Review Summary: Halestorm are making hard rock fun again.5 of 5 thought this review was well written
They’re in a largely stale genre. It took them seven years to land a deal with a major label. Their singer writes lyrics about failed relationships, rock and roll, and sex. They’re one of the more exciting rising rocks bands you’re likely to hear.
Halestorm are a band that’s been waiting to explode for years now, and their high-octane live show and all-world lead singer have finally pushed them to the fore of US hard rock. The band’s primary appeal lies in their not-so-secret weapon by the name of Lzzy Hale, whose Joan Jett-attitude and four-octave focal range ensure that you won’t confuse Halestorm with any other band. Her supporting cast also happens to be excellent, as Joe Hottinger (lead guitar), Josh Smith (bass), and her brother Arejay (drums) show their solid chops and continue to improve with each album.
Lzzy and Arejay’s music collaborations go back to their early teen years, but the band as we know it formed in 2004. The Strange Case Of…
Is Halestorm’s second LP and fifth major release since they signed on with Atlantic records the next year. Composed of twelve songs penned by Lzzy and over a dozen collaborators, the band’s sophomore effort manages to sound more polished and yet harder than their self-titled debut. Opening duo, “Love Bites” and “Mz. Hyde” set an intense pace, showcasing Lzzy’s convincing bravado and effortless range over engaging guitar arrangements. Arejay’s drumming is another highlight, as his playing has an old-school Bonham feel and sounds huge as the backbone of each song. His combination of stomping riffs and dexterous fills complement the songs without sounding too flashy.
“Freak Like Me” is perhaps the most gutsy song on the album, written as an ode to fans who go to great lengths to see their favorite bands perform. The song kicks off with hazy vibrato effects before a huge, distorted riff breaks in. Lzzy’s lyrics tell the story of going to a rock festival, commanding her fellow fans to “get off your ass, it's our time now!” The other three members contribute solid backing vocals during the chorus, an ability especially useful when performing the tunes live. The middle of the album pulls back the throttle, as “Beautiful With You” and “Break In” allow Lzzy’s beautiful piano playing take the lead and “In Your Room” shows her more tender lyric side.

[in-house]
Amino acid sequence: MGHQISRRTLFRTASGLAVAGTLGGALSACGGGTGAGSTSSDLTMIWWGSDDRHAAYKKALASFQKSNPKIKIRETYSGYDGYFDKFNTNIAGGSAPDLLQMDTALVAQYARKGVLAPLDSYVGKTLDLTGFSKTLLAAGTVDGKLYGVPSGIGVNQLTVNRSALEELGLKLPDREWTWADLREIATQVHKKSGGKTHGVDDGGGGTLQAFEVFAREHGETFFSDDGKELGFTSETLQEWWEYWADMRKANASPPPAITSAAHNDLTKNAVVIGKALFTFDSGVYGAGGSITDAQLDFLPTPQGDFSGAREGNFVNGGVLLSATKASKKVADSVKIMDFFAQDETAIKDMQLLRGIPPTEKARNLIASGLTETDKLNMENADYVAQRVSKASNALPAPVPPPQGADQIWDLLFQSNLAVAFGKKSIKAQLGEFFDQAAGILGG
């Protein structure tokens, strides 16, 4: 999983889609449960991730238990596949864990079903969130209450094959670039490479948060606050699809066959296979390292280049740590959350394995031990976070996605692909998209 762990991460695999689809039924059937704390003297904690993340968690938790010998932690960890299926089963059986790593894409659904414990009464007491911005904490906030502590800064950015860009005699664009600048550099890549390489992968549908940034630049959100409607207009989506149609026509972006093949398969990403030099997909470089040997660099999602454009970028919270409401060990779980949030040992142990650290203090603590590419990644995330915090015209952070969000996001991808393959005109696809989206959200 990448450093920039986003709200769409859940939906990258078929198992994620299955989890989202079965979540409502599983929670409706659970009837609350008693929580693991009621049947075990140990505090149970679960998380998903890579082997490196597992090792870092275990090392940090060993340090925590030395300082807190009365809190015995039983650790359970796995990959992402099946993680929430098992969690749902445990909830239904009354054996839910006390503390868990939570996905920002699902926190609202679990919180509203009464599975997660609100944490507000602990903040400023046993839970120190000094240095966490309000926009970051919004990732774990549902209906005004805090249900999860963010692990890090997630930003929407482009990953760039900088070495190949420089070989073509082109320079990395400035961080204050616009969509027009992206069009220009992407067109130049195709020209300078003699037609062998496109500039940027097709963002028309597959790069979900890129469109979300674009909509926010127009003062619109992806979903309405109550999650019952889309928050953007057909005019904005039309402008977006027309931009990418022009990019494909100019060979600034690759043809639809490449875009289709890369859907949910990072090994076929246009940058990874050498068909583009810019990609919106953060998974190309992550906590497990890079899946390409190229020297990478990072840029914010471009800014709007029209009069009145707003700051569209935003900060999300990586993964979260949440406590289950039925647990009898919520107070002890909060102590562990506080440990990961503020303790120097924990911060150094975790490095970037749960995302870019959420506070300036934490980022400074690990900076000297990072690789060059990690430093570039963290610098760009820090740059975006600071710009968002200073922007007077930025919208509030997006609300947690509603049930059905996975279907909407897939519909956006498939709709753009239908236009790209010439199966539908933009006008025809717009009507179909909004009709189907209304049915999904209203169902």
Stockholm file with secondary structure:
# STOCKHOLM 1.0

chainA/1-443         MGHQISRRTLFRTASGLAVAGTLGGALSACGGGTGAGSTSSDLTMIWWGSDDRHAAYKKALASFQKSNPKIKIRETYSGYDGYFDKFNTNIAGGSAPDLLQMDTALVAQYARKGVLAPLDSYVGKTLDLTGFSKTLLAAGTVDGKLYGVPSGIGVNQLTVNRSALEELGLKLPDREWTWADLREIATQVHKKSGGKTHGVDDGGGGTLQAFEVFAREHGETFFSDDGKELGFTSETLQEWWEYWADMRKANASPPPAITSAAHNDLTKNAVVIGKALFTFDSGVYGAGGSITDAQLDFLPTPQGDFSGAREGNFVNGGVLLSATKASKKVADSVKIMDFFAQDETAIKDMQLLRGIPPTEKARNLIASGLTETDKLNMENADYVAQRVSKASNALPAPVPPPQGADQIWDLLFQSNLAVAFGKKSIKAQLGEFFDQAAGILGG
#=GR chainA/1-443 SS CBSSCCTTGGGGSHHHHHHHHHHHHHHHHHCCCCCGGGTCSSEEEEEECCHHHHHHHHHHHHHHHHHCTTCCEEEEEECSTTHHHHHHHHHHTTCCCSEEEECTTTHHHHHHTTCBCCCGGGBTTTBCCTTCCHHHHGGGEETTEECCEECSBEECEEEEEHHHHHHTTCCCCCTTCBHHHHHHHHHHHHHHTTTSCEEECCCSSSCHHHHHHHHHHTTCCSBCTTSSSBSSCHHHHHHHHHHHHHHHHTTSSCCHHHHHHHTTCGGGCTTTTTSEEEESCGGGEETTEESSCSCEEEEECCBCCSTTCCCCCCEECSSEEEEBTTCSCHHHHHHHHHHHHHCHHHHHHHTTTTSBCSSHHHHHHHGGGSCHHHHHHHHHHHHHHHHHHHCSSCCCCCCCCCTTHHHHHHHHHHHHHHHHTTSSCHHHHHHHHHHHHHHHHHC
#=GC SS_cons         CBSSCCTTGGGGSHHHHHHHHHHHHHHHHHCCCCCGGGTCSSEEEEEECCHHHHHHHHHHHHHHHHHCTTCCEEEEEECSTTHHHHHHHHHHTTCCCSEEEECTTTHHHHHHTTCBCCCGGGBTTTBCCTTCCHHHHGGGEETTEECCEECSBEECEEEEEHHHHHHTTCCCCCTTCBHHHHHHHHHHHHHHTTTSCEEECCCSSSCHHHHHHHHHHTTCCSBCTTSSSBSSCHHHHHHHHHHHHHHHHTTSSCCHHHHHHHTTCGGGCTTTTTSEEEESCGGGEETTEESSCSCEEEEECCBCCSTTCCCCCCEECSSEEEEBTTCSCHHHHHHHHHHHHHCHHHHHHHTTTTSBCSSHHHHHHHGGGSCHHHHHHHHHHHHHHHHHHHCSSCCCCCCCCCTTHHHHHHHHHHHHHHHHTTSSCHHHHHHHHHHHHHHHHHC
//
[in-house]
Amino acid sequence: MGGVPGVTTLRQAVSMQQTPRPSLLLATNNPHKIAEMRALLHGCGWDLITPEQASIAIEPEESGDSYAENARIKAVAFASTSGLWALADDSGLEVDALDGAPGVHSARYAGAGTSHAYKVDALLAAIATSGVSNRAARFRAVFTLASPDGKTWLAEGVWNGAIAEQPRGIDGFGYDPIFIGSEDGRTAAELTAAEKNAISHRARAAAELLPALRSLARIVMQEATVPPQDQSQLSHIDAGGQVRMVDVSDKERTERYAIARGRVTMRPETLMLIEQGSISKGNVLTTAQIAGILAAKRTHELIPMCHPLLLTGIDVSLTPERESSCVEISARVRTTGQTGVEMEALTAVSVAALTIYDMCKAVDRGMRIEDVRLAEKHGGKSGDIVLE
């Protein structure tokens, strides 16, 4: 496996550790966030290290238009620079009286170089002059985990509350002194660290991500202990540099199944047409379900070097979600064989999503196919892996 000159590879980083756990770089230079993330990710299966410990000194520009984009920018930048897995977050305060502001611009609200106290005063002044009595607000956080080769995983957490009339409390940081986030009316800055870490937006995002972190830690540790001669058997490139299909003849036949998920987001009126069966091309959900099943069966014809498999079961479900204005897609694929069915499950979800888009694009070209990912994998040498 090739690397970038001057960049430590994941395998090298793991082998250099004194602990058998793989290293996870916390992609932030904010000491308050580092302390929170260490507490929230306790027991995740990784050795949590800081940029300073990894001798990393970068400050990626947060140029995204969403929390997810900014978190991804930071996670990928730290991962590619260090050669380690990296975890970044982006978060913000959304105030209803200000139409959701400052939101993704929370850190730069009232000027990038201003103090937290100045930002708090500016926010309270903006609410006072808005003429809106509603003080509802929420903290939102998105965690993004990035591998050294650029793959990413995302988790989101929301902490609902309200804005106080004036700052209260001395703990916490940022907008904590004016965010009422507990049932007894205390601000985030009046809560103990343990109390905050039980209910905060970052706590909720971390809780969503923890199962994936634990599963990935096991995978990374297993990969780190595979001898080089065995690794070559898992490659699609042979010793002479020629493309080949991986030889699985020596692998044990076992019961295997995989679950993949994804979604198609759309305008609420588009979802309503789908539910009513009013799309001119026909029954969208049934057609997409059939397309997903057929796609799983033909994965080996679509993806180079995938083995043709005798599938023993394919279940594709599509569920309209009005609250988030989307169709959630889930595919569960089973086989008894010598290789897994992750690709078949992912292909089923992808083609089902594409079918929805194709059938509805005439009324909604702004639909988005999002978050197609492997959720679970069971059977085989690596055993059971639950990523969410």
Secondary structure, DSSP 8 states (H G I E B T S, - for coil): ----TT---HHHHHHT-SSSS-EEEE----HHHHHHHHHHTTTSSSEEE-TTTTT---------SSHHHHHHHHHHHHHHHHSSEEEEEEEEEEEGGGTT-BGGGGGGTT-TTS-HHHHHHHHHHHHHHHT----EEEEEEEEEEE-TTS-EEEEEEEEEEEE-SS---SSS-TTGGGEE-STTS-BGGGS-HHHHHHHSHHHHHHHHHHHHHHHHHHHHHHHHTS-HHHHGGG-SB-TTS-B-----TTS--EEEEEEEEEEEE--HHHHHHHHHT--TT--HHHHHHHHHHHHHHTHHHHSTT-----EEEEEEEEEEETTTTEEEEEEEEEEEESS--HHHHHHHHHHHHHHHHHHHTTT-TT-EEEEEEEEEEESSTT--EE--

The band’s soft-hard dynamics are better integrated within the songs here than on Halestorm
, which had pieces that were decidedly heavy (“What Were You Expecting”) or power ballads (“Bet You Wish You Had Me Back”). The band is also more willing to experiment with instruments here, as cello, organ, and acoustic arrangements are used tastefully to compliment Lzzy’s dynamic voice and song structures that feel both familiar but surprisingly fresh. Halestorm have a knack for breathing new life into old ideas and writing new material with a classic spirit (tell me the winding riff of “American Boys” doesn’t scream Ritchie Blackmore).
An improvement on both their debut and just about everyone else’s latest radio fodder, The Strange Case Of…
is a breakout effort from a band that’s deserved one for far too long. With a feature on Glee
(yes, that's a good thing) and a Grammy Awards nomination now in their pocket, the sky is the limit for Halestorm as they continue to show that mainstream hard rock has some life left after all.
Love Bites (So Do I)
Freak Like Me